Center for Research in Security Prices

Milestones of achievement in modern finance have accelerated over the last several decades, as advancements in technology have enabled sophisticated calculations and analysis of millions of data points. At the heart of these analyses and computations is the renowned Center for Research in Security Prices (CRSP).

In 1960, University of Chicago Professor James Lorie was asked by Merrill Lynch to determine how well most people performed in the stock market relative to other investments. His research led to the creation of CRSP, a database of total returns, dividends and price changes for all common stocks listed on the many exchanges from 1926 to the present. In January 1964, Lorie and Fisher published their findings in The Journal of Business, The University of Chicago’s Press. Their research paper proclaimed that the average compounded rate of return on NYSE common stocks from 1926 to 1960 was 9%. For the first time in history, an average rate of return was quantified. The front page of The New York Times financial section heralded the pair’s results. In 1977, Lorie and Fisher published a book on their subsequent research at CRSP, titled A Half Century of Returns on Stocks & Bonds.1  The CRSP database has made the University of Chicago’s Booth School of Business the premier institution for financial and stock market research, boasting 29 out of 79 Nobel Laureates in Economics who have either attended or taught at the university as of 2017.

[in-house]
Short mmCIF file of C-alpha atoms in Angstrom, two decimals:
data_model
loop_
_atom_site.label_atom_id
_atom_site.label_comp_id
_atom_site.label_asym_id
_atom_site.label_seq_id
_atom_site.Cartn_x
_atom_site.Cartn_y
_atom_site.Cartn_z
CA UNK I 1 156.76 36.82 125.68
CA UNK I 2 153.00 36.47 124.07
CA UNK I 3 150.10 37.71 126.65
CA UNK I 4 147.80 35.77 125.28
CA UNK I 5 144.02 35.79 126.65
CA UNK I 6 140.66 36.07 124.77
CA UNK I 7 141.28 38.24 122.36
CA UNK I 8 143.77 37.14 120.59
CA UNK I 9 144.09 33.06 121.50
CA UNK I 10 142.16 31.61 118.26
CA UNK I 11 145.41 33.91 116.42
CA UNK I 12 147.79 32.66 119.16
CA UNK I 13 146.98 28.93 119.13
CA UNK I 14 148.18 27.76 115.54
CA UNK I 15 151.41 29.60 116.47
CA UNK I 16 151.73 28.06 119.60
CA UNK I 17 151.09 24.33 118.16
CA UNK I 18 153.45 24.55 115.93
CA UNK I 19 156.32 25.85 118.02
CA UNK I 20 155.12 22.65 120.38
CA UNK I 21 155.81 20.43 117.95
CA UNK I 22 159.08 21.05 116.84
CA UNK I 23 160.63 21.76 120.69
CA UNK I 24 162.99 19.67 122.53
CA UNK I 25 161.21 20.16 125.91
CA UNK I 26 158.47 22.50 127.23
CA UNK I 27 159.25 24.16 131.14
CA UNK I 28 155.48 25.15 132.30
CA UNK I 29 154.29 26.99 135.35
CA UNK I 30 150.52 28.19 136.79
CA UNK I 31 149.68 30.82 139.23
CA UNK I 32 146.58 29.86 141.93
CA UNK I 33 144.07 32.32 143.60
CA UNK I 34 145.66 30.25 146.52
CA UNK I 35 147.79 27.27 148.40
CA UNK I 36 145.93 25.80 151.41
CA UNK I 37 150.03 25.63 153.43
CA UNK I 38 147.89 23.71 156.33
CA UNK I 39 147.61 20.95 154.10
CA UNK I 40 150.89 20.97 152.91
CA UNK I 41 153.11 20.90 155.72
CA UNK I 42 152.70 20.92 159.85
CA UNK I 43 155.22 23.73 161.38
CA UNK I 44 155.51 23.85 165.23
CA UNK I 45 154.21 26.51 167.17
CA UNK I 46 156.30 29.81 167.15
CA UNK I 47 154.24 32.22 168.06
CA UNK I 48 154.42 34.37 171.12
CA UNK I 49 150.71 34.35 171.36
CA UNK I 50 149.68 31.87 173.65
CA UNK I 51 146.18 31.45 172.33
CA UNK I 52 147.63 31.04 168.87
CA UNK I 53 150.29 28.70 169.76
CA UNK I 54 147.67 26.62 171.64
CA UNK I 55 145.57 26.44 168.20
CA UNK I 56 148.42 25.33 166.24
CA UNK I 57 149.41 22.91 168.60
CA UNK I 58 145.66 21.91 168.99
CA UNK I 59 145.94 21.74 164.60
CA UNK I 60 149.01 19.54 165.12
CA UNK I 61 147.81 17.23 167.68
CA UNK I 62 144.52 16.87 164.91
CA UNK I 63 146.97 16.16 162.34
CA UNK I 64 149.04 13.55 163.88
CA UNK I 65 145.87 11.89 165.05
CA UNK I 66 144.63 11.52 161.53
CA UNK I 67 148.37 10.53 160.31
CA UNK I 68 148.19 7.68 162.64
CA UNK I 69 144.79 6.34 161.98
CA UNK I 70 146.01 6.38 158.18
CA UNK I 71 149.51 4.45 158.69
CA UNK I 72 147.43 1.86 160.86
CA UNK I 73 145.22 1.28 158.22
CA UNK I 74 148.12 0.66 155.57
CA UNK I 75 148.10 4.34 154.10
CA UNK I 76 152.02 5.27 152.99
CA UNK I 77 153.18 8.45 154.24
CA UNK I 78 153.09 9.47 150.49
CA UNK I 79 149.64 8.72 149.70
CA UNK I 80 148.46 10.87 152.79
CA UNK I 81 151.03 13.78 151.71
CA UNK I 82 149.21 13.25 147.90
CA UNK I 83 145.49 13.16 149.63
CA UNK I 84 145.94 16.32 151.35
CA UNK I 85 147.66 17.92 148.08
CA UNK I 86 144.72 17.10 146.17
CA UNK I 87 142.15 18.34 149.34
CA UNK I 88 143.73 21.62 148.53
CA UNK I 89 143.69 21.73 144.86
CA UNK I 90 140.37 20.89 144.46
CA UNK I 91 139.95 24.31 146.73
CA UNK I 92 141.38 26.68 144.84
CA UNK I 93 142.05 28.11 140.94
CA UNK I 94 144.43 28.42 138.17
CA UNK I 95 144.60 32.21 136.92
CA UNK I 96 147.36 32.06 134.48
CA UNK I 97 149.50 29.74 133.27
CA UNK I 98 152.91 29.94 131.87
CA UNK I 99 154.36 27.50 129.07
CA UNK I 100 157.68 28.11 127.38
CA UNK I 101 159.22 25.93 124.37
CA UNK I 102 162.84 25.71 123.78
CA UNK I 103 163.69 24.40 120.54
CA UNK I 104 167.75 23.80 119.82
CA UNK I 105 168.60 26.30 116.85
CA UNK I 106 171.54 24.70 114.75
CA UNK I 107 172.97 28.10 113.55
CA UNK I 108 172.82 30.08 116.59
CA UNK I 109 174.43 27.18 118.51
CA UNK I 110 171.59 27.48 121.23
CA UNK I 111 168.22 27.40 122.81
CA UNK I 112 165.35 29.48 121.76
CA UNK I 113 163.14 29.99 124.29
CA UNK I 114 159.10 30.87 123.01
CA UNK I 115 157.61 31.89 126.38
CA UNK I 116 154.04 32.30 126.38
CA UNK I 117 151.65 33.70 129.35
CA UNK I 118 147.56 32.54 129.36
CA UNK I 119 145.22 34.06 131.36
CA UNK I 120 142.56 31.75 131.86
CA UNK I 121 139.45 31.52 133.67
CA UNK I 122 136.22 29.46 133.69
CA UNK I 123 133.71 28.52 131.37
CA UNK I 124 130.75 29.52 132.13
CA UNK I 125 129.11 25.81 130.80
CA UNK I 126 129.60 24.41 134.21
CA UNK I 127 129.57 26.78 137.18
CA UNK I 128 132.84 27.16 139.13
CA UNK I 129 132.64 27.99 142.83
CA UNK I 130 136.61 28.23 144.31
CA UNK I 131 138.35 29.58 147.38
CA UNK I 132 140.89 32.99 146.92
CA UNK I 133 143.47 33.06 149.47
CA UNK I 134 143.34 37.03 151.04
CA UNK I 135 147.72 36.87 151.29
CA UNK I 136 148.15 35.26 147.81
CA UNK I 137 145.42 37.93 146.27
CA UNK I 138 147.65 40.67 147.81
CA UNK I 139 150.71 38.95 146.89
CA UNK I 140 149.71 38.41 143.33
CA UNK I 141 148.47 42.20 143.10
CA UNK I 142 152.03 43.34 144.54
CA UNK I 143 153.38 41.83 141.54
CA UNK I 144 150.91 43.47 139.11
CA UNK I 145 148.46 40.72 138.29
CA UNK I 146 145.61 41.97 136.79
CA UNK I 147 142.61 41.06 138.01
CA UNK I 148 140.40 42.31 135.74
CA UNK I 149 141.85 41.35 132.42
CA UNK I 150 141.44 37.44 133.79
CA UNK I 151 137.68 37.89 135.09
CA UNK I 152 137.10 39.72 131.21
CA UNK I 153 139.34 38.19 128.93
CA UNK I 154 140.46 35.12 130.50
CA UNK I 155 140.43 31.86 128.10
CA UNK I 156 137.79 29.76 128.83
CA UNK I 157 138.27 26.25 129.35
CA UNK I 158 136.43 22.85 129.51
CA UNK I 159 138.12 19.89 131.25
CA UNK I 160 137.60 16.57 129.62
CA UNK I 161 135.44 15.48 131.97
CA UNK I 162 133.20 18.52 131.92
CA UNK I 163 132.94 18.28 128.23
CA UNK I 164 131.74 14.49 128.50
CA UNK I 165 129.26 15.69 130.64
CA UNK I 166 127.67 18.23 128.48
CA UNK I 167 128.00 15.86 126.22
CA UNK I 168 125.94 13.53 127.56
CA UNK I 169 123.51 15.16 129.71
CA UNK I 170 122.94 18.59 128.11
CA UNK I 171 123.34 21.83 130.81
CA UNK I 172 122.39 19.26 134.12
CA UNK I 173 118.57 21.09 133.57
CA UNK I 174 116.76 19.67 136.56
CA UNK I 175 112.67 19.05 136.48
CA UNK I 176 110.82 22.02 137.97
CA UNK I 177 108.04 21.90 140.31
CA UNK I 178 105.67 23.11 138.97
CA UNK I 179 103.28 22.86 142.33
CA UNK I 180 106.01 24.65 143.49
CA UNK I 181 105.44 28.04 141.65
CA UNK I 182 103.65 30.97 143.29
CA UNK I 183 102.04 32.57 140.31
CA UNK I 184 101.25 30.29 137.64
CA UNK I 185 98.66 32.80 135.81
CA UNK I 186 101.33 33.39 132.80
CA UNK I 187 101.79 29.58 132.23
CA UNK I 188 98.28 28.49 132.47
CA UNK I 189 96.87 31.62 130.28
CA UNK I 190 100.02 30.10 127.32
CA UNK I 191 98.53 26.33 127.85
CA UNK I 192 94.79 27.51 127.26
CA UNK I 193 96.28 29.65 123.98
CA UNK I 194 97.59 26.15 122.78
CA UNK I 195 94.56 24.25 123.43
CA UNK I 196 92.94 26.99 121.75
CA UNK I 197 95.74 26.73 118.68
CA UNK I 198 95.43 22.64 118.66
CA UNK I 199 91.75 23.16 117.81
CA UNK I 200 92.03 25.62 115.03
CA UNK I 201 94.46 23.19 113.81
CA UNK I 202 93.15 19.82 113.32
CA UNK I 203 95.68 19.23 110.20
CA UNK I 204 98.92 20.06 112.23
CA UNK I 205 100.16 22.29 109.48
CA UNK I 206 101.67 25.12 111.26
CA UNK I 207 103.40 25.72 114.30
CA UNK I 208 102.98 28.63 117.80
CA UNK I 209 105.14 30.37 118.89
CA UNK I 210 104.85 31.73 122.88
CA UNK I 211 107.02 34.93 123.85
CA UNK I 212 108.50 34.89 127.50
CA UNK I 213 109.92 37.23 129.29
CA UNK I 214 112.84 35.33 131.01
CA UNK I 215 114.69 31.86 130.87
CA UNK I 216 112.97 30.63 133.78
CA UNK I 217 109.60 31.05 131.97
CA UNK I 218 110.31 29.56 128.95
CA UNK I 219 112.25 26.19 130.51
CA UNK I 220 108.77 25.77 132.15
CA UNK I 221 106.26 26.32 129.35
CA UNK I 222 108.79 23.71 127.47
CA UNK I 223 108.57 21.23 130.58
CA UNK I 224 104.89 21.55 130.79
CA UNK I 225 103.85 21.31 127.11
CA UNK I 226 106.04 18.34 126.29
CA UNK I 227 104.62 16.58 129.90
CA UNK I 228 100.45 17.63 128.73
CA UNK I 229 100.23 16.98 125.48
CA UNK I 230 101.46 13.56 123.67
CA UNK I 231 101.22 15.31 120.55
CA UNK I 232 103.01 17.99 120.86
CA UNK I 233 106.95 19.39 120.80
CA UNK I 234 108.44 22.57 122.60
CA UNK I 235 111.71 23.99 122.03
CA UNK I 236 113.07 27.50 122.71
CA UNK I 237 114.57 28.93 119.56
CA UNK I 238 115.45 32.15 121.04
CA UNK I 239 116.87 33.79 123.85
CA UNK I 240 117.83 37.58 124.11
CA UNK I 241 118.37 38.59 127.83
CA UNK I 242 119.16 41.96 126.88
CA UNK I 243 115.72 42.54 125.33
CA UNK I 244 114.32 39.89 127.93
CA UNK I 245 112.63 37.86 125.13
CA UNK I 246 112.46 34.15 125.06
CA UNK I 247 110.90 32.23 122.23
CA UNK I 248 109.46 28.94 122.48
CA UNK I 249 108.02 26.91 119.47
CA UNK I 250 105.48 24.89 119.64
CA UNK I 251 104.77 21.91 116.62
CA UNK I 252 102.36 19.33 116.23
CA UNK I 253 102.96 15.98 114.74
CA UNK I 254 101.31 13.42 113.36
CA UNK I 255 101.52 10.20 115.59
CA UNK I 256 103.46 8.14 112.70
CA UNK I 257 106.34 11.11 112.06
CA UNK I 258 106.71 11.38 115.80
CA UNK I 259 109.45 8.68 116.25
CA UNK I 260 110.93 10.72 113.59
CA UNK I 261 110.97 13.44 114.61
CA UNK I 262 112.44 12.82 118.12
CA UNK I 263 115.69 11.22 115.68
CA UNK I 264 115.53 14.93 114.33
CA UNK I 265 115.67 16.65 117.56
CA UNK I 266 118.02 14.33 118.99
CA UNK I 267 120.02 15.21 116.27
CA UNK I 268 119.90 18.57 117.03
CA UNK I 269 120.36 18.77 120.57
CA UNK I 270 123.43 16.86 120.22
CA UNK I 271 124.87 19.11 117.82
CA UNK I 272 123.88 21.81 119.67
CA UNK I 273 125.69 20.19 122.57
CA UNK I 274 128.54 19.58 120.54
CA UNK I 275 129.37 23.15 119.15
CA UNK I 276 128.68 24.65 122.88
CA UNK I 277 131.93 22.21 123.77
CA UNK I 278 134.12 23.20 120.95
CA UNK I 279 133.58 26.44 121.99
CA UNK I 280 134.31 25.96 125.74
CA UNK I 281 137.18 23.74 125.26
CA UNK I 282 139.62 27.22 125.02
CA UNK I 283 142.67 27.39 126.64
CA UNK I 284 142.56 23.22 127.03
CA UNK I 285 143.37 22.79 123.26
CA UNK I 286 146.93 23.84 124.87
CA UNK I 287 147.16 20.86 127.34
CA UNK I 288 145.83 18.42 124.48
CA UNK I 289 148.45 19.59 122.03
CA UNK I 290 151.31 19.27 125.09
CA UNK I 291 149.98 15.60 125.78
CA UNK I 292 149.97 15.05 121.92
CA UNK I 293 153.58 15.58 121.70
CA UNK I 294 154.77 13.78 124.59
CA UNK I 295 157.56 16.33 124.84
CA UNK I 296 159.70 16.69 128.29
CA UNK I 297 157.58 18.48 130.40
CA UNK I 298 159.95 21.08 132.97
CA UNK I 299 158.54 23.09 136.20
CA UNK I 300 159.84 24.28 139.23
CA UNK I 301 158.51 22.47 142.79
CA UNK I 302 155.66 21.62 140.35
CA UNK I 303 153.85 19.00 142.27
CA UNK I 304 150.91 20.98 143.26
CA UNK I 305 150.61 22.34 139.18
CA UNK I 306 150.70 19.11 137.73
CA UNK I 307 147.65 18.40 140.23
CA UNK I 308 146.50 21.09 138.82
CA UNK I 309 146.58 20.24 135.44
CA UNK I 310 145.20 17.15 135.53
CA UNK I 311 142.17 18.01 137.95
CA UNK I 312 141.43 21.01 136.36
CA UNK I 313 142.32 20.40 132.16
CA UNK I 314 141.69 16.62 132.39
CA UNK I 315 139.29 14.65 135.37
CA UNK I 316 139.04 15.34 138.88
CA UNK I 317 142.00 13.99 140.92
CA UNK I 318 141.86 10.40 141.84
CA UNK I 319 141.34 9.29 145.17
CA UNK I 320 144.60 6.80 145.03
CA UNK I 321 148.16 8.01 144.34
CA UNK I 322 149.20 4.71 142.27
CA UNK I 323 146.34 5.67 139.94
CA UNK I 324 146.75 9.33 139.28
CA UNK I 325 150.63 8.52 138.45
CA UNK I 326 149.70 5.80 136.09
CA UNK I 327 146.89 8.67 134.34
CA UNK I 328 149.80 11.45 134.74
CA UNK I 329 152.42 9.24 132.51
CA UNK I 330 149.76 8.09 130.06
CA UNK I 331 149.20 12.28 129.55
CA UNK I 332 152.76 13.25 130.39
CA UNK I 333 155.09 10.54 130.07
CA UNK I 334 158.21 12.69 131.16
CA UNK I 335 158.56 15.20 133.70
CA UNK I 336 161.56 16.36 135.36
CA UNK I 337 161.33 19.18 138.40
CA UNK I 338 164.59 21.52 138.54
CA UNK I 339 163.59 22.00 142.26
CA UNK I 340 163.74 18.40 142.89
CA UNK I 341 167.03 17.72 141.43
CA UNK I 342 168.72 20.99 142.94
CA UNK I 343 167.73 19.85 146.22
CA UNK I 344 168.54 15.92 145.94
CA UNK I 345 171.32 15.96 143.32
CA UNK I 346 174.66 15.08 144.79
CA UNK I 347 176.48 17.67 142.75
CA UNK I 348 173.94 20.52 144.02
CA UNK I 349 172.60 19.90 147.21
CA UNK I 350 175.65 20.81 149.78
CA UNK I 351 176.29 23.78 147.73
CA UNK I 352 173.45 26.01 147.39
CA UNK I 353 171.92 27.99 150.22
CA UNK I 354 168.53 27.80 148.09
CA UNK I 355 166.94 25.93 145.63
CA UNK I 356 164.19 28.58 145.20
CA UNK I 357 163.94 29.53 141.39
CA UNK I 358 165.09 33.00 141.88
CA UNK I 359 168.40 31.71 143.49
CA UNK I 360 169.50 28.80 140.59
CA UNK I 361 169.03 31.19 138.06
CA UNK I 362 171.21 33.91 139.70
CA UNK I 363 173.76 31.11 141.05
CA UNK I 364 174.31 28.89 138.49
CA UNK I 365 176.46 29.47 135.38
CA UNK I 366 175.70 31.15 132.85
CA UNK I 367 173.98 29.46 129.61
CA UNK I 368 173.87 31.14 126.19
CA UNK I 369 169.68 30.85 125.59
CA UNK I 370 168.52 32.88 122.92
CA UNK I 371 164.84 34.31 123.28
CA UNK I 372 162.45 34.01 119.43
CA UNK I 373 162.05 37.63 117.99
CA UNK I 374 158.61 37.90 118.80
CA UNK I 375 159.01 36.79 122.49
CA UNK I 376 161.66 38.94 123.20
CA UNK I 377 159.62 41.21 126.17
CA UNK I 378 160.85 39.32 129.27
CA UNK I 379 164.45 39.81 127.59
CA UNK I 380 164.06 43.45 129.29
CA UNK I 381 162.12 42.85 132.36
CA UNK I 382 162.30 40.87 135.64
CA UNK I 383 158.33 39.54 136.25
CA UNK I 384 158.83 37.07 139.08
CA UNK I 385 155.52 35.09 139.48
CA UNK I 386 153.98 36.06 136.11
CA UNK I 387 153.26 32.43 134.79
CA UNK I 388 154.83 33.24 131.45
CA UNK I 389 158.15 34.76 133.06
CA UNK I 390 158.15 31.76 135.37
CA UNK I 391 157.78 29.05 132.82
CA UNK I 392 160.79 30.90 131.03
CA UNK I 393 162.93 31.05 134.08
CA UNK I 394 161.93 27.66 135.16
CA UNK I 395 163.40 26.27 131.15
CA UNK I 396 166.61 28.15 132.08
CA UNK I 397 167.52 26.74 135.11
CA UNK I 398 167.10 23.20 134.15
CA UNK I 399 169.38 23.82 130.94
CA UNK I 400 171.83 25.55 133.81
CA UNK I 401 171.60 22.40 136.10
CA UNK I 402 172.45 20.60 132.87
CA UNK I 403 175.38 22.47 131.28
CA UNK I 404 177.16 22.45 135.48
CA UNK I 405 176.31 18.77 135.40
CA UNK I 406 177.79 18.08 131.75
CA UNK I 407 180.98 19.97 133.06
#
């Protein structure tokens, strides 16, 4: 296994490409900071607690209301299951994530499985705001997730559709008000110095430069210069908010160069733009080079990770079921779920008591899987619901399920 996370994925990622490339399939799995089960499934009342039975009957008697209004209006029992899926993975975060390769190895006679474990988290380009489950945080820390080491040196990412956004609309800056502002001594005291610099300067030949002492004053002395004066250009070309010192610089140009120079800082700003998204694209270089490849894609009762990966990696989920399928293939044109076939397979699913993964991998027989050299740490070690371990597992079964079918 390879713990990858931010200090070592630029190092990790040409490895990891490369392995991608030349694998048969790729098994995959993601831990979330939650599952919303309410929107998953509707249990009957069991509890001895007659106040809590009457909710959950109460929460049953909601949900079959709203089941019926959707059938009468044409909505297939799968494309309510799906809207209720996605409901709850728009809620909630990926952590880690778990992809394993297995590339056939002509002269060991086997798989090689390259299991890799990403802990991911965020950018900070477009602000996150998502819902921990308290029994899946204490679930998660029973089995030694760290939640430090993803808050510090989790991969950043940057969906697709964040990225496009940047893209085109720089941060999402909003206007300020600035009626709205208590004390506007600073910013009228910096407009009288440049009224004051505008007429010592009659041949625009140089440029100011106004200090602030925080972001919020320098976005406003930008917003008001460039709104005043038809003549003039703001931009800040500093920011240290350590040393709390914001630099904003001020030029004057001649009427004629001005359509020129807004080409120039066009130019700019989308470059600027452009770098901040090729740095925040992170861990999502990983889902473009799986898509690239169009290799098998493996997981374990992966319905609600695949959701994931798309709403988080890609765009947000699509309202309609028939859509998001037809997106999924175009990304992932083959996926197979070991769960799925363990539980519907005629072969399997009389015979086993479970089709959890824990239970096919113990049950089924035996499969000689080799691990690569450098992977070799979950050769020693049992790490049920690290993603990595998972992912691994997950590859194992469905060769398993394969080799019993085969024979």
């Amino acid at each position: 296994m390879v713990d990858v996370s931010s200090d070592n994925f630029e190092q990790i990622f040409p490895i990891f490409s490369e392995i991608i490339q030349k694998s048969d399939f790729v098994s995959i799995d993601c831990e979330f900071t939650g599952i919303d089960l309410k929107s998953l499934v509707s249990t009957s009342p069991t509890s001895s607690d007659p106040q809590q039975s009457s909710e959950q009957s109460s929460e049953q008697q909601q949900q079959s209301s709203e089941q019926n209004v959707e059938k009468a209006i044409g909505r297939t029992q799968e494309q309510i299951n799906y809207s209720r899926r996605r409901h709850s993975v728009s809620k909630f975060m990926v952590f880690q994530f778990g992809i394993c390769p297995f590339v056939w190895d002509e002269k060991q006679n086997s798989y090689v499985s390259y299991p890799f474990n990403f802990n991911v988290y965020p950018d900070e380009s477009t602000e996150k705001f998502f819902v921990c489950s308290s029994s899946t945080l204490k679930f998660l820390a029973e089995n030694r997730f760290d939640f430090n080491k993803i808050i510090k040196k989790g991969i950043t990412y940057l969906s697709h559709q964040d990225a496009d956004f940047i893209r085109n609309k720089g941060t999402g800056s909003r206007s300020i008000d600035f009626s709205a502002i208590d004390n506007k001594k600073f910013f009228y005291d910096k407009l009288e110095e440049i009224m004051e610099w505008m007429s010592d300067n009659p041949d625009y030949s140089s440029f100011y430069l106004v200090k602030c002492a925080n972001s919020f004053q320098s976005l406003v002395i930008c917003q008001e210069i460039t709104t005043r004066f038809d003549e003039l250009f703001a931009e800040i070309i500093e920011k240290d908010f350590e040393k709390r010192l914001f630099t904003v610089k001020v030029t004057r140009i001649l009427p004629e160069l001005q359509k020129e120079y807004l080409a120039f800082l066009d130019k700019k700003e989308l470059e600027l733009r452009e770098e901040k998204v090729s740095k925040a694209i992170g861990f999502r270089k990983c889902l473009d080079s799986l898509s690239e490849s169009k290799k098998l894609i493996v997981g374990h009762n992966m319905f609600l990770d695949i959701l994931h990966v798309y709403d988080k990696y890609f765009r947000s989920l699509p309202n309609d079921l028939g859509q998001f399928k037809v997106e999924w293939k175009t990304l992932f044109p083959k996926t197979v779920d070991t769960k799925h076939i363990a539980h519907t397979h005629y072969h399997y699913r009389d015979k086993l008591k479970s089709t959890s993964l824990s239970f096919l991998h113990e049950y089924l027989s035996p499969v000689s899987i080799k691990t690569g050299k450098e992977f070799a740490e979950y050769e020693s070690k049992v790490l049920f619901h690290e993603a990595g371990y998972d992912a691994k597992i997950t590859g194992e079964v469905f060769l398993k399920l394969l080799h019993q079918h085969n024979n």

The CRSP database plays such a pivotal role in portfolio construction that Rex Sinquefield, co-founder of Dimensional Fund Advisors, said this about its creation: “If I had to rank events, I would say this one is probably slightly more significant than the creation of the universe.”2  Celebrating its 58th anniversary in 2018, CRSP is now the leading provider of historical stock market data to over 500 institutions around the world.

    -1 A Half Century of Returns on Stocks & Bonds
    -2 Timothy M. Hatton, The New Fiduciary Standard: The 27 Prudent Investment Practices for Financial Advisers, Trustees and Plan Sponsors, (Bloomberg, 2005) pg. 33.
Step 2CRSPJames LorieCenter for Research in Security PricesRex SinquefieldDimensional Fund Advisors